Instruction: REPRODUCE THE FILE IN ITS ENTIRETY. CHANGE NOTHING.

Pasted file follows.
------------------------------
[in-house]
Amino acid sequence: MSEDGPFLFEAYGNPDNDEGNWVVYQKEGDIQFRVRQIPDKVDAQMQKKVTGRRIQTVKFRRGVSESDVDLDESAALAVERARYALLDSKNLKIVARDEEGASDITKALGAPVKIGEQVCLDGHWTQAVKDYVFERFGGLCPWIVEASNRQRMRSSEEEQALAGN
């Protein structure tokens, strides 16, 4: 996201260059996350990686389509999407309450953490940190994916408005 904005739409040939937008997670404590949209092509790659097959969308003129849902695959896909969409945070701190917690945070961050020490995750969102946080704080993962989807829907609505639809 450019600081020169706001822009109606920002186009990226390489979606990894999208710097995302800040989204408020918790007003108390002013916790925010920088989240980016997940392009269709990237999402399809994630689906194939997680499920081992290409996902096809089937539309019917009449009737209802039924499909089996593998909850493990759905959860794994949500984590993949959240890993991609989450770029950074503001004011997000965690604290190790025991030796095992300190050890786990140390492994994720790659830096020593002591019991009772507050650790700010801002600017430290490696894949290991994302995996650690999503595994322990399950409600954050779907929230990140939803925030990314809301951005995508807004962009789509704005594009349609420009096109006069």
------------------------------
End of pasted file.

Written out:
[in-house]
Amino acid sequence: MSEDGPFLFEAYGNPDNDEGNWVVYQKEGDIQFRVRQIPDKVDAQMQKKVTGRRIQTVKFRRGVSESDVDLDESAALAVERARYALLDSKNLKIVARDEEGASDITKALGAPVKIGEQVCLDGHWTQAVKDYVFERFGGLCPWIVEASNRQRMRSSEEEQALAGN
């Protein structure tokens, strides 16, 4: 996201260059996350990686389509999407309450953490940190994916408005 904005739409040939937008997670404590949209092509790659097959969308003129849902695959896909969409945070701190917690945070961050020490995750969102946080704080993962989807829907609505639809 450019600081020169706001822009109606920002186009990226390489979606990894999208710097995302800040989204408020918790007003108390002013916790925010920088989240980016997940392009269709990237999402399809994630689906194939997680499920081992290409996902096809089937539309019917009449009737209802039924499909089996593998909850493990759905959860794994949500984590993949959240890993991609989450770029950074503001004011997000965690604290190790025991030796095992300190050890786990140390492994994720790659830096020593002591019991009772507050650790700010801002600017430290490696894949290991994302995996650690999503595994322990399950409600954050779907929230990140939803925030990314809301951005995508807004962009789509704005594009349609420009096109006069």